Things have been a little slow on the ROV project of late because I have been wrestling with building some gear to help test different methods for the cable penetrations. I am pleased to say that at least the test arrangement is now pretty much functioning sufficiently well to begin some tests.

The challenge is that I want to test the effectiveness of running bunches of wires through a silicone rubber filled tube that passes through a cable gland rated to over 50m. I am comfortable with the effectiveness of the cable glands – after all they are a tried and true industrial solution – but what I am less certain of is whether I will be able to get a good seal amongst the wires with the silicone.

In order to test this properly I need something that can give me the pressure differential across the cable gland that 50m of water will. Unfortunately the nearest water 50m deep is the Cook Strait which is a notoriously rough stretch of water. The alternative was a small chamber that I could fill with water and pressurise to 5bar with a smaller chamber within it fitted with the cable gland and wire arrangement being tested. With ambient air pressure within the small chamber, and water at 5 bar surrounding it I can simulate the conditions at 50m depth. As I found out recently when I visited Seamore Marine in Canada, this is exactly how they test all of the components they install on their ROVs.

It has taken my a couple of goes to get this right. Because it was a lot easier to work with plastics, my first attempt was constructed from PVC tubing and layered acrylic sheet for the end caps. The assembly was held together by silicone roofing glue and some threaded rod compression bars. To allow me to pressurise the chamber, I encapsulated the base of a car tyre valve within the layers of the acrylic sheet end caps. This is shown in the diagram below.

First attempt at the pressure tester

Although the lightweight PVC downpipe I was using was capable of holding the pressure, I was disappointed to find that the plastic was flexible enough to cause the silicone glue to pull away, and allow leaks to form. The best I managed to achieve was about 2 bar and even then the leakage rate was increasing faster and faster the longer I attempted to hold it at that pressure.

I was pleased to see that the layered acrylic endcaps and encapsulated car valve arrangement worked very well so I carried this design approach over to the next edition which was fashioned from some steel pipe, welded plate flanges, and a thick aluminium plate endcap. Into the aluminium plate endcap, I machined a 5mm deep cup into which a car valve could be fitted and gooped into place with roofing silicone. Below is the daigram of the steel and aluminium version that I am using at present.

Diagram of the steel pressure tester

I found that I was badly out of practice with my welding and the welds I produced not only looked like a very large bird had had a big dump on it, but they were about as effective at sealing air leaks. After adding several more blobby piles of molten metal to it, I felt I had made enough of a mess and would rely on painting the thing to seal the holes. Luckily this worked. I used a Lacquer based Metal Etching Primer (the same used to paint the acrylic panels for the electronics pod) which was quite fluid and generally flowed into the gaps quite nicely. It still leaked a bit but not as much. To fix the final leaks, I applied more paint and while it was still liquid, pressurised the chamber to force the paint into the remaining holes. That seems to have worked…..finally.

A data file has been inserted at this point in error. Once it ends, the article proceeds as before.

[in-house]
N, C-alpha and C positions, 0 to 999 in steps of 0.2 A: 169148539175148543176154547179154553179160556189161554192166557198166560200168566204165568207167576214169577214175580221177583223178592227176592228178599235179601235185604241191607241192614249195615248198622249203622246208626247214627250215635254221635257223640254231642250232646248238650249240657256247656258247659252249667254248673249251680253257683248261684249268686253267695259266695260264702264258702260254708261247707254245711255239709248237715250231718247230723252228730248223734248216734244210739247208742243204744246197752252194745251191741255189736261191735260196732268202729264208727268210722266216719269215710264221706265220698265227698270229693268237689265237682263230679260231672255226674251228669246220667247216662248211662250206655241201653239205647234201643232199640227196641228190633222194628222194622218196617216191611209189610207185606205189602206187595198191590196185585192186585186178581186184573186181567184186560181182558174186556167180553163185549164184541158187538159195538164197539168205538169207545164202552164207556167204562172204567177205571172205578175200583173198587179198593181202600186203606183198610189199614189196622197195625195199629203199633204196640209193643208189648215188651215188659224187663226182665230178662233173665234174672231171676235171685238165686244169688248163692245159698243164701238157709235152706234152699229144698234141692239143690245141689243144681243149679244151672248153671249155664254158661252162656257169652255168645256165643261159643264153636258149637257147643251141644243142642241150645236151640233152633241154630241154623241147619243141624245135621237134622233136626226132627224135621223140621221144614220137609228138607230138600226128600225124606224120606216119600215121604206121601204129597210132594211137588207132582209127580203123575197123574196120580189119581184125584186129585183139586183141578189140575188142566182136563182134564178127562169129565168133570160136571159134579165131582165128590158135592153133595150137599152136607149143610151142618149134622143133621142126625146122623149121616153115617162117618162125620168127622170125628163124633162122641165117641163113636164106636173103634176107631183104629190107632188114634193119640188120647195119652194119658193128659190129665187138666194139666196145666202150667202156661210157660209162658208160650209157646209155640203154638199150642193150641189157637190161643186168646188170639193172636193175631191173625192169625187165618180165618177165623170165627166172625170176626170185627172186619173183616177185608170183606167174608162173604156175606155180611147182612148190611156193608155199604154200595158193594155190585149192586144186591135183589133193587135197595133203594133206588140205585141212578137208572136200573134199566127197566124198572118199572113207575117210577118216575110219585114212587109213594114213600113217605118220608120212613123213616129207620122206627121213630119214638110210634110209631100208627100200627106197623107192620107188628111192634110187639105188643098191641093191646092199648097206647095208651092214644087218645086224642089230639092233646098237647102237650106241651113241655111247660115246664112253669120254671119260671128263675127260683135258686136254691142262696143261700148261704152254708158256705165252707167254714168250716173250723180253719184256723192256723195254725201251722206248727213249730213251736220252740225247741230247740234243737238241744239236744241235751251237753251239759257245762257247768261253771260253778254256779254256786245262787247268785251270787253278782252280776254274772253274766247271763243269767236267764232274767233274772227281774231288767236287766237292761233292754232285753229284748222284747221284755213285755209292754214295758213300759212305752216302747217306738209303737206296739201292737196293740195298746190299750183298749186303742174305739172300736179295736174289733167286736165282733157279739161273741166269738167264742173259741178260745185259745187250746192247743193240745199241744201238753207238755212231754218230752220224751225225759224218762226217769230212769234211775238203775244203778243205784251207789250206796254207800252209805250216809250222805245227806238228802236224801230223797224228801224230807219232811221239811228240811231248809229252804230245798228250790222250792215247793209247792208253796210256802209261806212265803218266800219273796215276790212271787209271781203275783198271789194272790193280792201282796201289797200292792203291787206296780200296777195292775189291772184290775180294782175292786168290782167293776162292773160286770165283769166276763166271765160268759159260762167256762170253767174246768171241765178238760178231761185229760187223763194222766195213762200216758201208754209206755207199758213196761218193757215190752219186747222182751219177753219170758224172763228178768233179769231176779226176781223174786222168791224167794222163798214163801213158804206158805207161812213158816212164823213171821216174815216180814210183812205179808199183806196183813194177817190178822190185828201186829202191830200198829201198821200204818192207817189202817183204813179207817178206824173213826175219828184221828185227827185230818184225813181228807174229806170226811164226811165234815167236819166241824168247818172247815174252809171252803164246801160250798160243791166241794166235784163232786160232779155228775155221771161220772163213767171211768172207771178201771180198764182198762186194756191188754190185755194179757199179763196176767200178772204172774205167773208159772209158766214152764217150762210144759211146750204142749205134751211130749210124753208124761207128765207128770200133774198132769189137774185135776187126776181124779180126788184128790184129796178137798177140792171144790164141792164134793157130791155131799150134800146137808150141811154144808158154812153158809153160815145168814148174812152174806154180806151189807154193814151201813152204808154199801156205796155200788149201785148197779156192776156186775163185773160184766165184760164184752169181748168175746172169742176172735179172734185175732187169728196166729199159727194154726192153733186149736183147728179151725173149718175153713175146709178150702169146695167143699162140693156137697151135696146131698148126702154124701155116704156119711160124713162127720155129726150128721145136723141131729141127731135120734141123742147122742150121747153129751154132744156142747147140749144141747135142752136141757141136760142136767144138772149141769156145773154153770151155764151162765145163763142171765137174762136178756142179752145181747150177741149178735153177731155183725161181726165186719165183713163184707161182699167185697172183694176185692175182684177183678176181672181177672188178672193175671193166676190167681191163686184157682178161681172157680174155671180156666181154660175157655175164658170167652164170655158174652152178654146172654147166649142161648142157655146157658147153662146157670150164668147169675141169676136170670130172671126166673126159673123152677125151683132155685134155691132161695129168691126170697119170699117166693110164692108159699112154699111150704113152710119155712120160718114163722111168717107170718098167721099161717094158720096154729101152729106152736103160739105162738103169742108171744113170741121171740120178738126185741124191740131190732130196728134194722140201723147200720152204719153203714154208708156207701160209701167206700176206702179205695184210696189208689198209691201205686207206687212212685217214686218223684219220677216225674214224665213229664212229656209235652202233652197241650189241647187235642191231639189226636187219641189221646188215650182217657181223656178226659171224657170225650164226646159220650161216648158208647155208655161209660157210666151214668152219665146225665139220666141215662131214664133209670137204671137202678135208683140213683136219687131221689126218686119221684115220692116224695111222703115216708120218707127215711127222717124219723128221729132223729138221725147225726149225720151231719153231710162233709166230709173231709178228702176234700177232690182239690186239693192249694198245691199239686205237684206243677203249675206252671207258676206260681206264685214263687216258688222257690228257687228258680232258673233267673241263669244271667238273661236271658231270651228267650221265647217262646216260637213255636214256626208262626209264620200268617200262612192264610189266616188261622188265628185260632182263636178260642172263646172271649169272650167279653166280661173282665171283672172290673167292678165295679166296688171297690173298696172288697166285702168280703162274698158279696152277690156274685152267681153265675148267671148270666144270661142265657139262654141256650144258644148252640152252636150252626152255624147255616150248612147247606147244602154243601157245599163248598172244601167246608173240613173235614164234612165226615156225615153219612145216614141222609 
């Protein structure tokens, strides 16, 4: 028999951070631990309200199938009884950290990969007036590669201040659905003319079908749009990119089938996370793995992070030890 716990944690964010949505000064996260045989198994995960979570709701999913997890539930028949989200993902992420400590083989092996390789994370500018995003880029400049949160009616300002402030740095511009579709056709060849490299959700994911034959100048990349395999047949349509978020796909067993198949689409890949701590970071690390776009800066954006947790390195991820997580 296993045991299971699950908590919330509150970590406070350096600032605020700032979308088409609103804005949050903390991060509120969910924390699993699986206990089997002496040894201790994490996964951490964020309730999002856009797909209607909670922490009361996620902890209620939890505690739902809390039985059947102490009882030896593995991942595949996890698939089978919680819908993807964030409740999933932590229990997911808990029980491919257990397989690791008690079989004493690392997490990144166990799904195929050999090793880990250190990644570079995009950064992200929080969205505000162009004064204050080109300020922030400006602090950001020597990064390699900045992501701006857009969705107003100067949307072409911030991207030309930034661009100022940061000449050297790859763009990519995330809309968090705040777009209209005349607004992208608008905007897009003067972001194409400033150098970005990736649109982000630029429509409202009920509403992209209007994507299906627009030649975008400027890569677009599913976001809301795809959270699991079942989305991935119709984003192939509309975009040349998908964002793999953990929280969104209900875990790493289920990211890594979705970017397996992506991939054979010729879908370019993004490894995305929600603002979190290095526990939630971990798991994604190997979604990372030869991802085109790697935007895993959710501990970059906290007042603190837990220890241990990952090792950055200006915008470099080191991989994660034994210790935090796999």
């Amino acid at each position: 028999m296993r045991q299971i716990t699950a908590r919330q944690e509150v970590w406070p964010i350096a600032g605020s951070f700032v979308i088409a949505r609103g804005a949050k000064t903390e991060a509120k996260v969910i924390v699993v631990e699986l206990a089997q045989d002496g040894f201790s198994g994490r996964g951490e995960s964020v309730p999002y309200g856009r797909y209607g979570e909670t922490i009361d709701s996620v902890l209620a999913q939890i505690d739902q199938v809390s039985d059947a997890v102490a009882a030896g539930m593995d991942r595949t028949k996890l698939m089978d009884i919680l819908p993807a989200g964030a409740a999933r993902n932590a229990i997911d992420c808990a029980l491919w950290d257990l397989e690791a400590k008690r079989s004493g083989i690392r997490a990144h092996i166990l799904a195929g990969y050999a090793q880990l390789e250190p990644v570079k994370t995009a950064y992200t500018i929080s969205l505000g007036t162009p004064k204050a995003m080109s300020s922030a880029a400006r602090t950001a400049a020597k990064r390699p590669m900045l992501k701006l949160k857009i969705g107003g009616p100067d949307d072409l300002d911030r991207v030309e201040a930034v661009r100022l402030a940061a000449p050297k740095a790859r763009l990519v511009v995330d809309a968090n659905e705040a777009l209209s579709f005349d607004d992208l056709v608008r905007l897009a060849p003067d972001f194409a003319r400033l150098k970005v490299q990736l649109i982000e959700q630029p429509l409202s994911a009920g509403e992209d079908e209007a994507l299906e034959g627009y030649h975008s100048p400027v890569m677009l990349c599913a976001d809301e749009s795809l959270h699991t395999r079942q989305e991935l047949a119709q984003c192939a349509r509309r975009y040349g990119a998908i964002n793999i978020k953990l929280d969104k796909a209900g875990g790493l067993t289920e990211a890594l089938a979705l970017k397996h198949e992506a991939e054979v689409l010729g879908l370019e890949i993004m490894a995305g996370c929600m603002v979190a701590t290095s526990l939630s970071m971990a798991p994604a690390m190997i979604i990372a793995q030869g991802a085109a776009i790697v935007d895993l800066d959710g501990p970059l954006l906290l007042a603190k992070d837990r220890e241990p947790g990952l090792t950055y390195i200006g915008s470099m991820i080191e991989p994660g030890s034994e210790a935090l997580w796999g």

Originally I had used M4 machine screws to hold the end cap on but I found I was unable to get sufficient compression on the gasket (fashioned from a truck tyre inner tube) to completely seal it without stripping the threads. M5 machine screws were able to be easily fitted and allow me to get sufficient compression on the seal to hold in excess of 5 bar.

So, as it stands the pressure tester can be pressurised up to 6 bar relatively easily, and I can maintain the pressure with the occasional puff from the compressor. The typical tests I have run thus far have been to hold a pressure in excess of 5 bar for over 30 minutes.

Here are a selection of photos of the rig in its present form.

Cable Gland Test Rig in a Bucket of Water - Fizzy Drink Anyone?

The pressure testing chamber being leak tested in a bucket of water prior to the final lot of paint being pressurised into place. As you can see there are still bubbles coming off parts of it. After I had first welded it up it looked like I had turned on the bubble jets of a spa-pool when I did this test, the leaks were so bad.

Cable Gland Test Rig Overview

A bigger view of the test rig. The pressure gauge reads 5bar and the compressor is off.

Cable Gland Capsule

This is the cable gland holder. When a blank is fitted into the cable gland it can withstand up to 6 bar without leaking.

So hopefully once these tests are completed I will have identified a reliable way of getting the wires and tether into the ROV electronics pod. Roll on that day! Update - see below.



And that day has rolled on. Here is a successful method for creating a seal for the wire bundle.
and a more refined method is described here: A More Refined Wire Sealing Technique.